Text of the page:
CAS 101 is a one-credit course that meets once a week and is designed to help you have a successful transition to Suffolk University and our unique urban community. It is also designed to introduce you to the principles and concepts of Oral Communication and Presentation Skills. Through interactive exercises and engaging assignments, you will explore the campus environment and learn about strategies for success as a student. You will present speeches about your research and activities to improve your abilities as a speaker.

Prerequisites:

INTO Pathway Students Only

Credits:

4.00

Description:

This course is designed to focus on the oral communication skills needed to be successful students, as well as successful professionals. Through lectures, text, and practical applications; students will learn how to select a topic, tailor a presentation to a specific audience, research, design and structure an oral presentation. Students will also learn to collaborate with a team of colleagues, utilize visual aids, and critique professional/rhetorical situations. In addition, students will expand their listening skills to extract meaning from and take notes on authentic academic conversations and lectures. In addition, EAP 101 is linked thematically and rhetorically to EAP 102. By taking both courses, you will be honing the practice of transferring knowledge between courses, as well as between school and your personal experiences and prior knowledge. "

Prerequisites:

INTO Pathway Students Only

Credits:

4.00

Description:

This course is designed to familiarize students with the academic reading and writing skills that will be applicable to your collegiate course work. We will work together as a class to develop the analytical skills necessary to produce well-organized and well-written essays. We will pay significant attention to the writing process including prewriting, writing a strong thesis statement, revising, editing and proofreading. We will review the proper use of sources so as to avoid plagiarism.

Choose one of the following:

Credits:

4.00

Description:

This course offers a basic introduction to American culture and society through the study of American History. The city of Boston and its extraordinary history and institutions will be at the heart of the class and students will frequently visit sites close to the campus. Topics will focus on areas such as the way people from different cultures have understood and misunderstood each other; the evolution of American politics and political institutions; the American Revolution and the founding documents and institutions of the United States; the distinct forms of American religion, American literature and the American economy; slavery and race in American society; the rise of America to world power; the changing role of women; the New Deal and the rise of the modern welfare state; immigration; the development of popular culture; and the meaning of Donald Trump. This course fulfills te core requirement for the American Studies Minor. Enrollees in the Minor program may not register for AMST-111 Defining America and Americans.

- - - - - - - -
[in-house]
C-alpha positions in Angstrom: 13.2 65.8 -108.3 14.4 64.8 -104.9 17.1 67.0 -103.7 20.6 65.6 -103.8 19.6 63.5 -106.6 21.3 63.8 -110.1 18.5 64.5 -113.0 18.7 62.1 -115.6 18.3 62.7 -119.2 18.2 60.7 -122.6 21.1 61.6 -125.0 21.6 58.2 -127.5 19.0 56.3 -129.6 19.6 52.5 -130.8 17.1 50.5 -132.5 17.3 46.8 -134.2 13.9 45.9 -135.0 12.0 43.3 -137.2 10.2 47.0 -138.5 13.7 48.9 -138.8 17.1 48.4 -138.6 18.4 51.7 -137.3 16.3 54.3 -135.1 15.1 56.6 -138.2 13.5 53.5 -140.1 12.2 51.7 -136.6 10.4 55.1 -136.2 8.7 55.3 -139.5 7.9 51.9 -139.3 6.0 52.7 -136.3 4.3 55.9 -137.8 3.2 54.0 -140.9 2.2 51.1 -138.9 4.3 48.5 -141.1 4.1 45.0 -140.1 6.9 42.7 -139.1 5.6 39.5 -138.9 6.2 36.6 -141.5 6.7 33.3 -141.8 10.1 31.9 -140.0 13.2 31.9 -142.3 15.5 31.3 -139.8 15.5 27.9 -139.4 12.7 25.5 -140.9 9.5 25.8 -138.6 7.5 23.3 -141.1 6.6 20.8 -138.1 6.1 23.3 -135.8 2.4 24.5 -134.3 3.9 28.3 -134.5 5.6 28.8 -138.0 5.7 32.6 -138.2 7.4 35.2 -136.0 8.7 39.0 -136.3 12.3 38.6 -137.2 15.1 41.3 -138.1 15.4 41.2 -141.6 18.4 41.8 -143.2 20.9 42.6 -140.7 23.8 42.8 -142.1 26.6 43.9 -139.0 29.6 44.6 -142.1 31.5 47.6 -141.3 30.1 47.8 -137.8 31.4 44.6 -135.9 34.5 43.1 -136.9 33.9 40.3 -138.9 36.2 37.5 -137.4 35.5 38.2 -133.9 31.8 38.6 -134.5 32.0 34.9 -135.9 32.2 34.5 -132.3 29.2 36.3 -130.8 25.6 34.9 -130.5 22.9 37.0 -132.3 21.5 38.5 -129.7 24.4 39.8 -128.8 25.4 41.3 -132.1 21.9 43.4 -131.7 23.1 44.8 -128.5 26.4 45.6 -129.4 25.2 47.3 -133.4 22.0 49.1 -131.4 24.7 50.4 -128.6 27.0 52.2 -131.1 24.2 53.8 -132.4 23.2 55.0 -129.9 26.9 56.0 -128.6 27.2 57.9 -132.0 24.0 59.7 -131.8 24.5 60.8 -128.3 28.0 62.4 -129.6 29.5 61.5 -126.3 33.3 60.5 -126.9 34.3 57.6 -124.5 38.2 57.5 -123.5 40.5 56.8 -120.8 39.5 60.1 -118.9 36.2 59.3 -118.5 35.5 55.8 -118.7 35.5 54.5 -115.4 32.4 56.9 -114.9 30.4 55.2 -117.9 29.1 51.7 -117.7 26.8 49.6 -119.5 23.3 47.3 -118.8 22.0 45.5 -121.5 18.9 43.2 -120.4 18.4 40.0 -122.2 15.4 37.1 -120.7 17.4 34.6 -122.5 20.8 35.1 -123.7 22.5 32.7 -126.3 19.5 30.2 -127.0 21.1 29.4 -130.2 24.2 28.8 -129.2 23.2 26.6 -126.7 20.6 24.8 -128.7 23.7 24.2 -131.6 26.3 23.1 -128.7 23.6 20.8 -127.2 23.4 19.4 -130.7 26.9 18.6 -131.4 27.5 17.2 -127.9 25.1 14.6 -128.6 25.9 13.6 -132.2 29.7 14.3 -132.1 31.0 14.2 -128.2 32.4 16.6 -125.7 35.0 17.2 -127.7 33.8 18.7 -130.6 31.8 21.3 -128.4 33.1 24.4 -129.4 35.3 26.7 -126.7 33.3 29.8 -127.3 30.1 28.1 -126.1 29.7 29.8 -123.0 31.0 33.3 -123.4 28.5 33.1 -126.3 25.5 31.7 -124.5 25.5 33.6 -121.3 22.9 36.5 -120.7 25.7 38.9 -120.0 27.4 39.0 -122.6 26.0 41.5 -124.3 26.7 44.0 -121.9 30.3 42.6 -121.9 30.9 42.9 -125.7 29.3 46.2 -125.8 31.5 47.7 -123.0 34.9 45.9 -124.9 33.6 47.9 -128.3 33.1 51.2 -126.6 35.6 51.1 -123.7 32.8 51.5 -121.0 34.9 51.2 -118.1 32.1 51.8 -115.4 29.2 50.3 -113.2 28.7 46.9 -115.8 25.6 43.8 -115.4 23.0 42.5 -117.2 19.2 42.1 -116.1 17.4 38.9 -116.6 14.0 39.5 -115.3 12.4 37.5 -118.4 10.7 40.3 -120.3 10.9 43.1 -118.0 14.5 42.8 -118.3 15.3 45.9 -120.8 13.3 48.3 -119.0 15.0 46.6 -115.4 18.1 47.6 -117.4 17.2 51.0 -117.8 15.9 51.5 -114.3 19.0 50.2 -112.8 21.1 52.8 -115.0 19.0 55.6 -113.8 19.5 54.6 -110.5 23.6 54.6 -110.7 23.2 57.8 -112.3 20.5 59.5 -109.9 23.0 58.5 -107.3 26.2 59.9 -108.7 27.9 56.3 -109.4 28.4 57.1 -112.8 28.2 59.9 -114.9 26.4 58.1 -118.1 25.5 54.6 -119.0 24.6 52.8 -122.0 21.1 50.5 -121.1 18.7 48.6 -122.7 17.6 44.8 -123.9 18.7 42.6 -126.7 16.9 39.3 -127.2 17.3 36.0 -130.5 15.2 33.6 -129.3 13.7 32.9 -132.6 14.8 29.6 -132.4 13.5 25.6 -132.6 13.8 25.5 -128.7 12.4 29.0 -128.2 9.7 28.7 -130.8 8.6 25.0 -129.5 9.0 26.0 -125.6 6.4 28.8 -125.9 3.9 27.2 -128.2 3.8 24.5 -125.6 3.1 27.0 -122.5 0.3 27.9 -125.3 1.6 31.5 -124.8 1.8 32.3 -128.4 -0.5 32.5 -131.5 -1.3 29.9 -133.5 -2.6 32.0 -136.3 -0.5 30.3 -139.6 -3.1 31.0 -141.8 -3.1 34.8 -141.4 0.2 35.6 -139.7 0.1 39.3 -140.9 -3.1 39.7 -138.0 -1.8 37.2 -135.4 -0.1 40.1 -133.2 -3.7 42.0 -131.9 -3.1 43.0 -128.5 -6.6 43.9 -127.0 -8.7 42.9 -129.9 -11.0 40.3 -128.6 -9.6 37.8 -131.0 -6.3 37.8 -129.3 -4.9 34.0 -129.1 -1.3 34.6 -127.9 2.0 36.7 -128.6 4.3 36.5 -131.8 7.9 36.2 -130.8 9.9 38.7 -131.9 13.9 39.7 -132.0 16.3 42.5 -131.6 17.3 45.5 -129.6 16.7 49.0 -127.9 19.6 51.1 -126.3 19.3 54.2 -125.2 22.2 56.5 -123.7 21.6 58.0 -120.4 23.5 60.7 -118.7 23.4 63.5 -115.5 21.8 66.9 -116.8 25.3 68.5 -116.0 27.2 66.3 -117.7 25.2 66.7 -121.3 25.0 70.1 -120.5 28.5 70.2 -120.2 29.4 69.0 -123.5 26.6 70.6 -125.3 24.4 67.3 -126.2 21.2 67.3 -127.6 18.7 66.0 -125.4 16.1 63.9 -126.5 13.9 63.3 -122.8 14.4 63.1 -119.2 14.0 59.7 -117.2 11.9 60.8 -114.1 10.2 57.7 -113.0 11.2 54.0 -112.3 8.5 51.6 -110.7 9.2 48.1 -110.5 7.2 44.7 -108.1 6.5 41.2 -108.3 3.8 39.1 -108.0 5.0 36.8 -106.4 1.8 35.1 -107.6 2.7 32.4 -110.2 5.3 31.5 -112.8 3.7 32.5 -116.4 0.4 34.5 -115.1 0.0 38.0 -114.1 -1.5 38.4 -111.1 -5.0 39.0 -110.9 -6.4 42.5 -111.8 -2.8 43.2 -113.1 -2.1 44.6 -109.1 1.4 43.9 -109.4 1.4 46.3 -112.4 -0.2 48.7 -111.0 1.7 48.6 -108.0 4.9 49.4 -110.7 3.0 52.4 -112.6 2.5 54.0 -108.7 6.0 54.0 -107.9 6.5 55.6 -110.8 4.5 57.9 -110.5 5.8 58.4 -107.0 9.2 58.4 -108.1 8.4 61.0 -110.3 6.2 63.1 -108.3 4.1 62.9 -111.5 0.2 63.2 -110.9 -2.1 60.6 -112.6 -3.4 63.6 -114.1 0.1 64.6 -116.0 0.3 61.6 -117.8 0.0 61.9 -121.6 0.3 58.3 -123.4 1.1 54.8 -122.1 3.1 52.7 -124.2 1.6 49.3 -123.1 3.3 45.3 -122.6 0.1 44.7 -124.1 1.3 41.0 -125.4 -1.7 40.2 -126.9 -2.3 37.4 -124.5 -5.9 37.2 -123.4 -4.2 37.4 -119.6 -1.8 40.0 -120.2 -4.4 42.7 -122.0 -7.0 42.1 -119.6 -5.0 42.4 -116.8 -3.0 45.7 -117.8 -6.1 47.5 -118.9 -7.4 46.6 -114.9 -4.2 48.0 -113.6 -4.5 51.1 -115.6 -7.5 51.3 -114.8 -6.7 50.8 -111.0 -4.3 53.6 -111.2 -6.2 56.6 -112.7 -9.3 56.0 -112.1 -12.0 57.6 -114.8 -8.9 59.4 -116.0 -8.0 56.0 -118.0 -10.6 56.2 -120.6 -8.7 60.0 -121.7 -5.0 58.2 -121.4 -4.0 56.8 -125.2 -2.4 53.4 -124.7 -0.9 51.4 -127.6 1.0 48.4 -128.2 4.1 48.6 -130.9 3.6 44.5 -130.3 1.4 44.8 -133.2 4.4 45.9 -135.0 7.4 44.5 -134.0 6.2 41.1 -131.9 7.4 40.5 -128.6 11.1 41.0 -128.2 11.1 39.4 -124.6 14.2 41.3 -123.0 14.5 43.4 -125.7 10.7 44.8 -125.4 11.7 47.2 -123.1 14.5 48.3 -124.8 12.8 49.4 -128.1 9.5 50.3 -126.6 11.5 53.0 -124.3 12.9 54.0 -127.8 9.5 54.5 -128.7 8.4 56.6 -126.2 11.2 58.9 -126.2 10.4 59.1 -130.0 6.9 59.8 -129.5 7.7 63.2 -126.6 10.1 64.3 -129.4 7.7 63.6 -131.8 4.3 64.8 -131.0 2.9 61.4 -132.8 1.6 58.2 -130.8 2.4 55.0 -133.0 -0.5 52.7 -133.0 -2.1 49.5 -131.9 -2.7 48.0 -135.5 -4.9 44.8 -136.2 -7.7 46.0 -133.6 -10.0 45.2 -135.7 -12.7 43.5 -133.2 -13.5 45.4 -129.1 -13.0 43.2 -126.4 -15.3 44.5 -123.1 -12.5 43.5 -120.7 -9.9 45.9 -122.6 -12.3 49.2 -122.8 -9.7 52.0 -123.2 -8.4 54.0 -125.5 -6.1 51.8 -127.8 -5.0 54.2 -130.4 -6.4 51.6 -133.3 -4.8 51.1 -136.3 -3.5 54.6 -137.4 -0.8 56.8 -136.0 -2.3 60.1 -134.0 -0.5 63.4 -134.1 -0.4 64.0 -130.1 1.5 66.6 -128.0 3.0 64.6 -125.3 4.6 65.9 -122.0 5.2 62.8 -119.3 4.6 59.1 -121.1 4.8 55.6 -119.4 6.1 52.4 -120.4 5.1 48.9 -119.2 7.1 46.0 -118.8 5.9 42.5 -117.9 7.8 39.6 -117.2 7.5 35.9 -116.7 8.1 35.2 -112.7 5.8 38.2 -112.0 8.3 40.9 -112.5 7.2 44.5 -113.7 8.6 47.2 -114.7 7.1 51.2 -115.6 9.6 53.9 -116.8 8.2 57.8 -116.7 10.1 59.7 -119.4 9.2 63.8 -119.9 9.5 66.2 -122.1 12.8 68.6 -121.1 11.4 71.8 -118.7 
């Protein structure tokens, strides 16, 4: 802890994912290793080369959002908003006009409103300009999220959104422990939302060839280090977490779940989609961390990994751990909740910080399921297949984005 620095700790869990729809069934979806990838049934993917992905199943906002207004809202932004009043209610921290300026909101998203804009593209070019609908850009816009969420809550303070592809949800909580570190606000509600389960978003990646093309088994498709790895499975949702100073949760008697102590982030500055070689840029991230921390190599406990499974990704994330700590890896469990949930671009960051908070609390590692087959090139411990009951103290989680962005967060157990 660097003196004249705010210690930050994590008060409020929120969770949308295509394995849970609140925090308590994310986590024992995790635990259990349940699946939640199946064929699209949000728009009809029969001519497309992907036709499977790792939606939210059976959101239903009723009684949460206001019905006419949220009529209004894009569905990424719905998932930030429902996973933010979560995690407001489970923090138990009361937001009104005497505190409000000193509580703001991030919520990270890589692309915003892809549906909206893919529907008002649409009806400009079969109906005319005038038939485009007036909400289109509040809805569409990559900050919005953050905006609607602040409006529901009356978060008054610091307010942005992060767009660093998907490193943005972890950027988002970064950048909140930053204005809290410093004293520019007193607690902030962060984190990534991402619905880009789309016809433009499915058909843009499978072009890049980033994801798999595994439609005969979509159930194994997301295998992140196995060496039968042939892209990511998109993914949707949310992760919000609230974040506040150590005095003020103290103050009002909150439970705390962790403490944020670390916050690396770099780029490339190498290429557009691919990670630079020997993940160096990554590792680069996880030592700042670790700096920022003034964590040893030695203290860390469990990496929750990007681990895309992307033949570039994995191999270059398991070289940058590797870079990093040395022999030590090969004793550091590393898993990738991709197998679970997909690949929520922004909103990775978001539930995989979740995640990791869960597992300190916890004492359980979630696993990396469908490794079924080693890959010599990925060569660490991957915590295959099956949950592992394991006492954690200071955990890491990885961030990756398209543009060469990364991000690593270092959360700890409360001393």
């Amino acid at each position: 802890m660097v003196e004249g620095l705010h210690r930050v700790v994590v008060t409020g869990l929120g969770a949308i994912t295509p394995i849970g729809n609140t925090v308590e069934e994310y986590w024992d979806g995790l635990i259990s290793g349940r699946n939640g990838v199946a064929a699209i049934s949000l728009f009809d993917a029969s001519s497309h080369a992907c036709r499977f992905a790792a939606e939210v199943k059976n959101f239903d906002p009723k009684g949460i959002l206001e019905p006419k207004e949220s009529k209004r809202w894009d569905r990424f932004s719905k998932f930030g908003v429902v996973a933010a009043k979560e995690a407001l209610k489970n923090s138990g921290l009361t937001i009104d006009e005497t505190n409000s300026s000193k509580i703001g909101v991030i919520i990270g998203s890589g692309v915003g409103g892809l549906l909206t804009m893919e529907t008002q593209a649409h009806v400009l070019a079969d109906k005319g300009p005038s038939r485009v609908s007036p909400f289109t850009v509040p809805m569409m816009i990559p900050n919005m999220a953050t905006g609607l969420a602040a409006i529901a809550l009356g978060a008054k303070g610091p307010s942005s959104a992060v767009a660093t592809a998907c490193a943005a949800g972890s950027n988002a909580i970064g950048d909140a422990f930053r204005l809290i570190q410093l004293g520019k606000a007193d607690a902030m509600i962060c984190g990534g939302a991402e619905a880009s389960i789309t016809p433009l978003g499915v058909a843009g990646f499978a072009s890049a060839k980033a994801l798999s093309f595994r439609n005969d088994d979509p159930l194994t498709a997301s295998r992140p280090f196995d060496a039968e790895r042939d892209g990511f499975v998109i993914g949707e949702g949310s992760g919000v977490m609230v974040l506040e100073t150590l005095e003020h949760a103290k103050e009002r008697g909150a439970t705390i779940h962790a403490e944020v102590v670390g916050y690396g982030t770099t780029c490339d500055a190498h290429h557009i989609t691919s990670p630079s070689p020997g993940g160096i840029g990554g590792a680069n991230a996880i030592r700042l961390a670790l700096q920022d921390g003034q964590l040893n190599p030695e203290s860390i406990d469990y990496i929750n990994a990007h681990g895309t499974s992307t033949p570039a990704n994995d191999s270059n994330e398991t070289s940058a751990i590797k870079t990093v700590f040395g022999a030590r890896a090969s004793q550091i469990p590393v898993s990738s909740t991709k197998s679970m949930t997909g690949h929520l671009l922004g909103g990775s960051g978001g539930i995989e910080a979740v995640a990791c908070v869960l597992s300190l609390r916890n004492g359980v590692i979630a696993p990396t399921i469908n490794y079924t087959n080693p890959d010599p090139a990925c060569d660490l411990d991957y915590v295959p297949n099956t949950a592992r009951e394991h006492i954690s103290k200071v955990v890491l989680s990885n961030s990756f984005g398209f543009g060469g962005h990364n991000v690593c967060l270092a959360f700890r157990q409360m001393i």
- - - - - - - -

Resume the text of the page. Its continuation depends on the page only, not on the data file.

• Any Creativity and Innovation (CI) course
  • Subsequent math course (if required) based on semester 1 math placement

Choose one of the following courses with the corresponding laboratory:

Prerequisites:

BIO-L114 concurrently

Credits:

3.00

Description:

Rigorous introduction to organismal biology emphasizing evolution, phylogenetics, form, and function. This is an introductory course required of all biology majors and minors, and some non-biology science majors. This course is not recommended for the non-science student.

Prerequisites:

BIO-114 concurrently

Credits:

1.00

Description:

A series of laboratory experiences in evolution, diversity, anatomy and physiology.

Prerequisites:

MATH-121 or MATH-134 with a grade of C or better. MATH-165 can replace these prerequisites if taken concurrently with PHYS-151. Must take PHYS-L151 concurrently.

Credits:

3.00

Description:

PHYS 151 is the first of three courses (PHYS 151, 152, 153) that comprise the calculus-based introductory physics sequence intended for students majoring in the physical sciences, engineering and mathematics. This course covers basic techniques in physics that fall under the topic of classical mechanics and their application in understanding the natural world. Specific topics include the study of vectors, Newton's laws, rotations, kinetic and potential energy, momentum and collisions, rigid body statics and dynamics, fluid mechanics, gravitation, simple harmonic motion, mechanical waves, sound and hearing. The student will learn how to analyze physical situations by using simple models, and also how to solve those models and derive useful conclusions from them. This course will show students how experimental results and mathematical representations are combined to create testable scientific theories.

Prerequisites:

Take PHYS-151 concurrently.

Credits:

1.00

Description:

This laboratory course consists of experiments and exercises to illustrate the basic concepts studied in PHYS 151: measurements, propagation of errors, vectors, Newton's laws, work and energy, momentum, rotations, oscillations, simple harmonic motion, fluid. Knowledge of algebra, trigonometry, differentiation and integration required.

Semester 3 (4 courses with corresponding laboratories, 16 credits)

Prerequisites:

Placement at MATH-104 or better. Students who do not place at MATH-104 must take MATH-104 concurrently. Must be taken concurrently with CHEM-L111.